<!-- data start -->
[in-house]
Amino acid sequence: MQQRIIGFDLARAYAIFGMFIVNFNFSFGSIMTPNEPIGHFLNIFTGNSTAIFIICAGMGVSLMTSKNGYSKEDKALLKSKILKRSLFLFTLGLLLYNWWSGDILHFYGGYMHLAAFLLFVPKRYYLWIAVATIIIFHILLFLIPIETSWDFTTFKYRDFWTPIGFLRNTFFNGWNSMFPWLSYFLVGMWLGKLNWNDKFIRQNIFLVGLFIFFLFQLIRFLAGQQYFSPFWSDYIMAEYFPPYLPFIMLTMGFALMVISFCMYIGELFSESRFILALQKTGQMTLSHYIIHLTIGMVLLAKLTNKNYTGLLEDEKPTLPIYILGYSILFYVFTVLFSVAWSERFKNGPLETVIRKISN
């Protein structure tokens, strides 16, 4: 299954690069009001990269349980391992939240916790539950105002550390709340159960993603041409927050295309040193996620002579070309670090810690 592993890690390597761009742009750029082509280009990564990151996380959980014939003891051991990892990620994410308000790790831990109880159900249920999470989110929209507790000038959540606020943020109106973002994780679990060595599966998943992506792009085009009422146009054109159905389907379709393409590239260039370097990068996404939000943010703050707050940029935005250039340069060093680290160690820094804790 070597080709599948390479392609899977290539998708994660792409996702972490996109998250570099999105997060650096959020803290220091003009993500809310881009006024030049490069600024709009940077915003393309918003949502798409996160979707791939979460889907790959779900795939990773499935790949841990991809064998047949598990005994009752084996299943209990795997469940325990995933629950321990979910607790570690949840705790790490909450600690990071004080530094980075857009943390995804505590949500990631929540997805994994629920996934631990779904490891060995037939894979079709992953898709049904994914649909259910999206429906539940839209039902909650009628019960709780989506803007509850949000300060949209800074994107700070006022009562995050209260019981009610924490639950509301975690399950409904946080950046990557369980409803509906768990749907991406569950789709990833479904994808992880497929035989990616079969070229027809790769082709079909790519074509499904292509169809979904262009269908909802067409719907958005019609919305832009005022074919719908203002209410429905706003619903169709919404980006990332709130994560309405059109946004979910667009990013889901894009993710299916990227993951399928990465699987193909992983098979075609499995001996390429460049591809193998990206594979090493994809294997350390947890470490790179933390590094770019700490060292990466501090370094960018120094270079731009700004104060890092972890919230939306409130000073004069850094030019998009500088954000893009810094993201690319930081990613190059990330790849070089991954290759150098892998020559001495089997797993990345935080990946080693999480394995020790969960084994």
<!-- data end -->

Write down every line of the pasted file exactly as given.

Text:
[in-house]
Amino acid sequence: MQQRIIGFDLARAYAIFGMFIVNFNFSFGSIMTPNEPIGHFLNIFTGNSTAIFIICAGMGVSLMTSKNGYSKEDKALLKSKILKRSLFLFTLGLLLYNWWSGDILHFYGGYMHLAAFLLFVPKRYYLWIAVATIIIFHILLFLIPIETSWDFTTFKYRDFWTPIGFLRNTFFNGWNSMFPWLSYFLVGMWLGKLNWNDKFIRQNIFLVGLFIFFLFQLIRFLAGQQYFSPFWSDYIMAEYFPPYLPFIMLTMGFALMVISFCMYIGELFSESRFILALQKTGQMTLSHYIIHLTIGMVLLAKLTNKNYTGLLEDEKPTLPIYILGYSILFYVFTVLFSVAWSERFKNGPLETVIRKISN
């Protein structure tokens, strides 16, 4: 299954690069009001990269349980391992939240916790539950105002550390709340159960993603041409927050295309040193996620002579070309670090810690 592993890690390597761009742009750029082509280009990564990151996380959980014939003891051991990892990620994410308000790790831990109880159900249920999470989110929209507790000038959540606020943020109106973002994780679990060595599966998943992506792009085009009422146009054109159905389907379709393409590239260039370097990068996404939000943010703050707050940029935005250039340069060093680290160690820094804790 070597080709599948390479392609899977290539998708994660792409996702972490996109998250570099999105997060650096959020803290220091003009993500809310881009006024030049490069600024709009940077915003393309918003949502798409996160979707791939979460889907790959779900795939990773499935790949841990991809064998047949598990005994009752084996299943209990795997469940325990995933629950321990979910607790570690949840705790790490909450600690990071004080530094980075857009943390995804505590949500990631929540997805994994629920996934631990779904490891060995037939894979079709992953898709049904994914649909259910999206429906539940839209039902909650009628019960709780989506803007509850949000300060949209800074994107700070006022009562995050209260019981009610924490639950509301975690399950409904946080950046990557369980409803509906768990749907991406569950789709990833479904994808992880497929035989990616079969070229027809790769082709079909790519074509499904292509169809979904262009269908909802067409719907958005019609919305832009005022074919719908203002209410429905706003619903169709919404980006990332709130994560309405059109946004979910667009990013889901894009993710299916990227993951399928990465699987193909992983098979075609499995001996390429460049591809193998990206594979090493994809294997350390947890470490790179933390590094770019700490060292990466501090370094960018120094270079731009700004104060890092972890919230939306409130000073004069850094030019998009500088954000893009810094993201690319930081990613190059990330790849070089991954290759150098892998020559001495089997797993990345935080990946080693999480394995020790969960084994």